Ethnicity: Zanu PF’s messy predicament

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CURRENT acrimonious signs that the explosive Zanu PF succession battle has ethno-regional and tribal undertones or indeed overtones are disturbing. They show the dangers of using ethnicity as a political tool.

COMMENT

While the problem of ethnicity and tribalism existed in pre-colonial, colonial and post-colonial eras, it is the responsibility of those in power in particular to use their authority and influence to fight the primitive societal disposition and unite the people in their diversity into modern, enlightened and progressive nations.

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Mugabe, like most other African leaders, in a bid to ensure national unity following independence found an ulterior motive to try to establish a one-party state, centralise power and entrench an authoritarian regime which engaged in systematic violation of human rights and fundamental liberties. This in turn generated resistance, manifested in heightened tensions and the demand for a second liberation by civil society groups and opposition parties, to repression. Managing ethnic diversity within the framework of the colonial borders — lines of latitude and longitude drawn without regard for history, culture and languages — is a challenge that African states, including Zimbabwe, can’t wish away. Yet it is inconceivable how people who are supposedly educated and considered the most literate society in Africa — Zimbabweans — can stoop so low to reduce important national issues to mere tribal and regional squabbles.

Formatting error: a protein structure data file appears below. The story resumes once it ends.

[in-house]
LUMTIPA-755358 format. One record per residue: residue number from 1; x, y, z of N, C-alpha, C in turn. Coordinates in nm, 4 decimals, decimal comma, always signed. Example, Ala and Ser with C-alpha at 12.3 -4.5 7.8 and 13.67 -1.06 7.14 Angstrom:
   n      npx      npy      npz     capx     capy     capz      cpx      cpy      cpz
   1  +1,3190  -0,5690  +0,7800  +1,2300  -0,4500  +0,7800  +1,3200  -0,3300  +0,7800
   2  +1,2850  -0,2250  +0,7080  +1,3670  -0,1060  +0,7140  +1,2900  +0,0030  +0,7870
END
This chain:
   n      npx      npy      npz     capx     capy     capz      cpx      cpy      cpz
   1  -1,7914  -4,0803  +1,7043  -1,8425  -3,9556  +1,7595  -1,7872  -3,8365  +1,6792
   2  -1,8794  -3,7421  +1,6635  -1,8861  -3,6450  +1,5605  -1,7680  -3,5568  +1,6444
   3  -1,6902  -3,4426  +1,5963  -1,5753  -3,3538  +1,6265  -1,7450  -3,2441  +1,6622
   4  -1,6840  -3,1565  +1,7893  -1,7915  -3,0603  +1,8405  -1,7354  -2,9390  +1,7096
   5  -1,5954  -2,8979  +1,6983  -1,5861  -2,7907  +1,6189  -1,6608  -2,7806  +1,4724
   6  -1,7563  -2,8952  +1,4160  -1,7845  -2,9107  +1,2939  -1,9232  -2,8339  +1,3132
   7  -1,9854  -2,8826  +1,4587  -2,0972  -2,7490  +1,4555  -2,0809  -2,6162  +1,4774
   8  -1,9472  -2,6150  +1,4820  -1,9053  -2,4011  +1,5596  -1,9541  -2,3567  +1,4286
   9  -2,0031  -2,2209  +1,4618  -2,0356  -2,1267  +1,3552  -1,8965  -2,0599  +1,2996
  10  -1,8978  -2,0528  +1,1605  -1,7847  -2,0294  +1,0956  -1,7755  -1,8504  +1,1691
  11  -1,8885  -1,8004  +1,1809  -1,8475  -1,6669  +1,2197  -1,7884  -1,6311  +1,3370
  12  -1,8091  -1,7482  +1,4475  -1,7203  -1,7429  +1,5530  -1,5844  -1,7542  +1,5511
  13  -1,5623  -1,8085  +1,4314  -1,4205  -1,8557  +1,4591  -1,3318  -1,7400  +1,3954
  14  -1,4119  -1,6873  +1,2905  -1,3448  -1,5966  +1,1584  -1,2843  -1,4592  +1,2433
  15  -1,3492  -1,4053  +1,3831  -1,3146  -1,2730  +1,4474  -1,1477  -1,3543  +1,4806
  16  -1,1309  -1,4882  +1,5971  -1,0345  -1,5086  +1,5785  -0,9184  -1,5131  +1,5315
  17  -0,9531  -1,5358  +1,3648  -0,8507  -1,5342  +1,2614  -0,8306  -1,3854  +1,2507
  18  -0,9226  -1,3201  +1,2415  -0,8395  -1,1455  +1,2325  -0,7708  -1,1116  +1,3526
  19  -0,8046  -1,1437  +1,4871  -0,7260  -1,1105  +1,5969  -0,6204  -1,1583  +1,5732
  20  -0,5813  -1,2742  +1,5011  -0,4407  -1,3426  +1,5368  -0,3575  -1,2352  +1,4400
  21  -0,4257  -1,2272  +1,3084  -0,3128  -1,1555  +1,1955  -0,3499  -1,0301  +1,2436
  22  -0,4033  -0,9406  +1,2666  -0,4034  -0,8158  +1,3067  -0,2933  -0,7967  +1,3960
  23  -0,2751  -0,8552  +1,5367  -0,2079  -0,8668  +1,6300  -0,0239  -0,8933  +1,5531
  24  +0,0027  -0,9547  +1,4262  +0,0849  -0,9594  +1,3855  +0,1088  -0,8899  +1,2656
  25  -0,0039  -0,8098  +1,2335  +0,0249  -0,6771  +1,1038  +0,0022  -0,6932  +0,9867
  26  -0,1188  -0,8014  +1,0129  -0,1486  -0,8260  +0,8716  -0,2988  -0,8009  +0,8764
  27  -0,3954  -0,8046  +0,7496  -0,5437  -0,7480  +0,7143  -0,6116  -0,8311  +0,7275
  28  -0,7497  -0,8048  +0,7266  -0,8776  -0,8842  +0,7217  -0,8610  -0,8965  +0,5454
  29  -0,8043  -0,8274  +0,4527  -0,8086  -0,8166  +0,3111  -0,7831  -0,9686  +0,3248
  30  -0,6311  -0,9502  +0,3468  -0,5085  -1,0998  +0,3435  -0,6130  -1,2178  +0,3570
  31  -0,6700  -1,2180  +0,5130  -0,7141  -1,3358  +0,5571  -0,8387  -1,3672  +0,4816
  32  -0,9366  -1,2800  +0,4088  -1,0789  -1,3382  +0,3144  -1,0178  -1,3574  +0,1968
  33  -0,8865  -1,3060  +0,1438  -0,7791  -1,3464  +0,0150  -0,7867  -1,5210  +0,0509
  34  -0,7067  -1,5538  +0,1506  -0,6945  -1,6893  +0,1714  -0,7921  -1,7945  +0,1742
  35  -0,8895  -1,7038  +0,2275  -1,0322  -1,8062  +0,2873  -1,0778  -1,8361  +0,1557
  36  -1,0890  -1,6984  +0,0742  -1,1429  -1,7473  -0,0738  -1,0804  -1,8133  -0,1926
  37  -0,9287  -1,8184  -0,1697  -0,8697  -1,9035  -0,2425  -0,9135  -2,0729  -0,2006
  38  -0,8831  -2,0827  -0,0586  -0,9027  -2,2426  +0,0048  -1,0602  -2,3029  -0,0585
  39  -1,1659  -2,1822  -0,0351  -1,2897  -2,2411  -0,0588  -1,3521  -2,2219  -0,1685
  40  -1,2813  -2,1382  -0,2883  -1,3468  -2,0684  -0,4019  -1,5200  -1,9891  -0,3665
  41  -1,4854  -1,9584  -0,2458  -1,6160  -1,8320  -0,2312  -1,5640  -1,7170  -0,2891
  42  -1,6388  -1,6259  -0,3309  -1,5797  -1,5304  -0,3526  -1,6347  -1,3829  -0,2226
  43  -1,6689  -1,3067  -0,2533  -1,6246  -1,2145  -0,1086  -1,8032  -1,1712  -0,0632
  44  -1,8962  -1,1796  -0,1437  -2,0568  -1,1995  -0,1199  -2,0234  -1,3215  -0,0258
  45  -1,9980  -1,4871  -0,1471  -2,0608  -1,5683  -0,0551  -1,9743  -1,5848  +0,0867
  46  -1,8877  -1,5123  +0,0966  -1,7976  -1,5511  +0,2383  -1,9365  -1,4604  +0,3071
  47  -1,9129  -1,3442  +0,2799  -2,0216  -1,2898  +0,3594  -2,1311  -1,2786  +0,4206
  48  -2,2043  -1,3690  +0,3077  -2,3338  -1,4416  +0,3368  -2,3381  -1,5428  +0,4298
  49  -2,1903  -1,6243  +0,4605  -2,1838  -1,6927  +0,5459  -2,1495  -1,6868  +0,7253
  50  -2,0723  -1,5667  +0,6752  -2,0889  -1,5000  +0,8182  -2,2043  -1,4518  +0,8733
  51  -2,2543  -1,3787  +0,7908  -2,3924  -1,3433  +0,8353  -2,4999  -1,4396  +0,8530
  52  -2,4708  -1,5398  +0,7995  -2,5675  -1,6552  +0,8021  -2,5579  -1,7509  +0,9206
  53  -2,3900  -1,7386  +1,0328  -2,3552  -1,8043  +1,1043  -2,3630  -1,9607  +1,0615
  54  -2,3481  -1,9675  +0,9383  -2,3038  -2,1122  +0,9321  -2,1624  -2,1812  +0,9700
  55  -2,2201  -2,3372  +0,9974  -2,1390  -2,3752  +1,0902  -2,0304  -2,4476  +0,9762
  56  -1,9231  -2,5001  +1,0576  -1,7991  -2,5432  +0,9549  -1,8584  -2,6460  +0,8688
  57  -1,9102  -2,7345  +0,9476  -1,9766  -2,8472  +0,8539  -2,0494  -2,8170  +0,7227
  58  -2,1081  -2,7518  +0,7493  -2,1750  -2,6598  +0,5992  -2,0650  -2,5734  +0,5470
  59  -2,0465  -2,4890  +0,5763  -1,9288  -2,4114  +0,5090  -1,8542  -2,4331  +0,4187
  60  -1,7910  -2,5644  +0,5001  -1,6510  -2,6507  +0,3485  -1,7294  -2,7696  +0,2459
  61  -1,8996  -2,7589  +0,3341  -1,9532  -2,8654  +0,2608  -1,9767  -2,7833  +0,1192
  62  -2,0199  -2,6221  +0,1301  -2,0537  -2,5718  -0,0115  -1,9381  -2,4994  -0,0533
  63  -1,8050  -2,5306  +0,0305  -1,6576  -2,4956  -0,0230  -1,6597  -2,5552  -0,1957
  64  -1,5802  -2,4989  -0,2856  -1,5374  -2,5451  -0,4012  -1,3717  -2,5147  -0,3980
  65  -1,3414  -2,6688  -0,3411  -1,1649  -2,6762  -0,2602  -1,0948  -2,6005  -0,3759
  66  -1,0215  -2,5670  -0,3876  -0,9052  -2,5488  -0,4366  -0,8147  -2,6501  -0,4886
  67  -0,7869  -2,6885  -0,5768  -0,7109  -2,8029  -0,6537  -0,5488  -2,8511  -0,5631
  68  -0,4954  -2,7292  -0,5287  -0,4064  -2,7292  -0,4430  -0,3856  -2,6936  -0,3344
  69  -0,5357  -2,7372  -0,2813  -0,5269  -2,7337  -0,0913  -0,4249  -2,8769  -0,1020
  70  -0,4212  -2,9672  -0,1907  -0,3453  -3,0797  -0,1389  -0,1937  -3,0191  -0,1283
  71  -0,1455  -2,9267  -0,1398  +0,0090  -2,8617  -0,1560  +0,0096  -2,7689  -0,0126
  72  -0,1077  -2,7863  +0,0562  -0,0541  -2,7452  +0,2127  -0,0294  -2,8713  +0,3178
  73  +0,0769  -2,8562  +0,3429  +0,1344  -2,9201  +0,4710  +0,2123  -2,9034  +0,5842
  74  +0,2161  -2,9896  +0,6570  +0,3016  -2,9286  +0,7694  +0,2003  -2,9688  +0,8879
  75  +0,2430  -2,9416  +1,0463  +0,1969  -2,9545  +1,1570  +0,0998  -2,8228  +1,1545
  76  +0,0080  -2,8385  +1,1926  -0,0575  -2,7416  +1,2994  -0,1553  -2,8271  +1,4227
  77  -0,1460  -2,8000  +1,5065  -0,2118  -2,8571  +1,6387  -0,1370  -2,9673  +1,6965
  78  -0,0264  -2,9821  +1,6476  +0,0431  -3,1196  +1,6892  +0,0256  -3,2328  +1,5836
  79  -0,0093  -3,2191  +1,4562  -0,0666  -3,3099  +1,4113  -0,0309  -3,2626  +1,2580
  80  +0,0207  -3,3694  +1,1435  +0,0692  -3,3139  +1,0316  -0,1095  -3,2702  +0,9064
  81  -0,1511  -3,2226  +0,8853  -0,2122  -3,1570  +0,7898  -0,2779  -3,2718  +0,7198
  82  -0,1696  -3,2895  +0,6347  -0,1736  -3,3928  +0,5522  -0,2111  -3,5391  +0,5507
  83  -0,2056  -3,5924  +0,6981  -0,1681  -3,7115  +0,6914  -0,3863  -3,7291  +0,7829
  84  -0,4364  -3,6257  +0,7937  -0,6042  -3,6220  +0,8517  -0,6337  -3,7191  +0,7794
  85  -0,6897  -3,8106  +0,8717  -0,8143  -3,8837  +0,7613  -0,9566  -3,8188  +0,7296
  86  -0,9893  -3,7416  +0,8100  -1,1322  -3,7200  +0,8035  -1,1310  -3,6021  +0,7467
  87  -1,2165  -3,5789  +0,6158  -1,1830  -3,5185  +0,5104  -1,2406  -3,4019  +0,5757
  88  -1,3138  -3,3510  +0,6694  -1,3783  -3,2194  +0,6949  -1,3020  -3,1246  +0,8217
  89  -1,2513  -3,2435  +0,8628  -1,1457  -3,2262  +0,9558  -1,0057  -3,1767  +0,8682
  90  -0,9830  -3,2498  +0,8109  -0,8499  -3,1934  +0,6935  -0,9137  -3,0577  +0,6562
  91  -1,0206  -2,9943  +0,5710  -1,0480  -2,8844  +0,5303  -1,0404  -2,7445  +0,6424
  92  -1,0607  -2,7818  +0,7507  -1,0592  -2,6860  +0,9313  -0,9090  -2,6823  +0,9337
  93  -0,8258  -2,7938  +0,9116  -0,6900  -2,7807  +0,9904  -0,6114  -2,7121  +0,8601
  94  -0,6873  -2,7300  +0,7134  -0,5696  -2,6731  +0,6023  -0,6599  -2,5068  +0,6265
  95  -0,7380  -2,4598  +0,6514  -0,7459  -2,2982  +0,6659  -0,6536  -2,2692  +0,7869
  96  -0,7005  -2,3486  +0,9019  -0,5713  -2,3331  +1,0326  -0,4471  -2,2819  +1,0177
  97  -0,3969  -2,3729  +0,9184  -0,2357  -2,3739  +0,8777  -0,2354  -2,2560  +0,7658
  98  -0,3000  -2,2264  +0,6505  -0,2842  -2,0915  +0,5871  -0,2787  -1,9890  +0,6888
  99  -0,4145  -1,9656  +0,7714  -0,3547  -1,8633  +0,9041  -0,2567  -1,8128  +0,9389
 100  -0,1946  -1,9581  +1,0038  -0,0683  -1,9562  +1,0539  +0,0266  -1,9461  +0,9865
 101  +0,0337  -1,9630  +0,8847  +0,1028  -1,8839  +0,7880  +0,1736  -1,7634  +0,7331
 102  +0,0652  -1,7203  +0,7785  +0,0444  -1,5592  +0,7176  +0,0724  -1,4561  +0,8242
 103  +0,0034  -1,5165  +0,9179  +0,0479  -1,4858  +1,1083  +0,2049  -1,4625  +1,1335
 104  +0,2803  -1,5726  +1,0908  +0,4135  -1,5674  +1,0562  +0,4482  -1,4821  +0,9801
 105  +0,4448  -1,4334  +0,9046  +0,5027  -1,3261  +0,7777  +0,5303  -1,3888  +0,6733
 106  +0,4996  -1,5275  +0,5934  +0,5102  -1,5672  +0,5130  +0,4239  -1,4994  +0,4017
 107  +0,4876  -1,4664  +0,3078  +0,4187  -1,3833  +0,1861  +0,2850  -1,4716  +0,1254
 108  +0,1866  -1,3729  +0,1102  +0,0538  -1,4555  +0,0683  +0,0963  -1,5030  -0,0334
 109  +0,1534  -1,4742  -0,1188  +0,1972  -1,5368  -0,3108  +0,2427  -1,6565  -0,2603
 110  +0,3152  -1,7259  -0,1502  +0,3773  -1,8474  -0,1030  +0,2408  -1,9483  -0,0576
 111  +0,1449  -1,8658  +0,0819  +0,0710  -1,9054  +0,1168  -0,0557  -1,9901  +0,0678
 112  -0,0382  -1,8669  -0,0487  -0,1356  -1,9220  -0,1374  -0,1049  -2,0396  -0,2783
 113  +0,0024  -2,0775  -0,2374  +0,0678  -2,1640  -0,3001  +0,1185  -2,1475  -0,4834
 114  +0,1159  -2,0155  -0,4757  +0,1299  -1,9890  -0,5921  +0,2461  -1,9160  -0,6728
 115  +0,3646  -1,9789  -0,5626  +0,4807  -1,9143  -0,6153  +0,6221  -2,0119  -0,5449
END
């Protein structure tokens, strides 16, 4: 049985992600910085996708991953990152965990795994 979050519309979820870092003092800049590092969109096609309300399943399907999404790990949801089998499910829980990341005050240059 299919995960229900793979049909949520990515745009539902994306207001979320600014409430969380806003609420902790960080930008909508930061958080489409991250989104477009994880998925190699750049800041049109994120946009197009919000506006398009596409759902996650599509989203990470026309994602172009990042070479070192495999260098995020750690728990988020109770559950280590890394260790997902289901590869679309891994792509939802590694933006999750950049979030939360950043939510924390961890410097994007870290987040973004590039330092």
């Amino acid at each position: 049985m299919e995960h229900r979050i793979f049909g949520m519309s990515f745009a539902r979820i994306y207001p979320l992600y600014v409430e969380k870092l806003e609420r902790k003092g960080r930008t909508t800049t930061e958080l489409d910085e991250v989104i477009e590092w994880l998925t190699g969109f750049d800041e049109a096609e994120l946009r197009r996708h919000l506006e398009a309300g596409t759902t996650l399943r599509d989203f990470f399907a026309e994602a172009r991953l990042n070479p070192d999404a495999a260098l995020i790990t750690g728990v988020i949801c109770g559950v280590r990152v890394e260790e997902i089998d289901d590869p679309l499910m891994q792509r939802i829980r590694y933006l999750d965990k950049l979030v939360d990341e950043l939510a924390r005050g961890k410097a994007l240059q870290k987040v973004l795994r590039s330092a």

While it is inadequate to simply claim ethnic groups are unwitting tools of manipulation by unscrupulous politicians as this underestimates a fundamental social reality dynamic, ethnicity is clearly an instrument for political influence and entrepreneurship in Zimbabwe.

The current ethnic tensions within Zanu PF were triggered by remarks by Vice-President Phelekezela Mphoko at a rally in Chiweshe last Friday where he said the fact that Mugabe is a Zezuru does not mean that when he goes a Karanga must take over in the succession matrix. The needless remarks by Mphoko, along with the chanting of the ethnocentric slogan “Zezurus unconquerable!” at the rally, provoked ethnic tensions as Karanga-speaking people felt targeted.

There is nothing surprising about this though given Mugabe‘s politics of ethnic manipulation and divide-and-rule tactics to gain, retain and maintain power. It is however shocking and tragic, some Zanu PF leaders want to institutionalise tribalism and make it their stock-in-trade in pursuit of power. This is particularly reprehensible in a country like Zimbabwe which, like many other African countries, has had a troubled history of ethnic conflicts, divisions and tensions which persist up to this day. While after independence some African leaders were eager to denounce tribalism, Mugabe not only failed to tackle it, but in fact institutionalised and entrenched the scourge, hence crude slogans like “Zezurus unconquerable!”

We all know the cost of tribalism, from Cape to Cairo; with the Rwandan genocide being an unforgettable lesson to us all.

As long as we avoid confronting the issue of ethnicity and fail to develop mechanisms of managing diversity and ensuring equal opportunity for all within a sustainable framework, unity, peace and stability will continue to elude us. Zimbabwe can no longer afford Mugabe’s failed ethnic model and its toxic identity politics.

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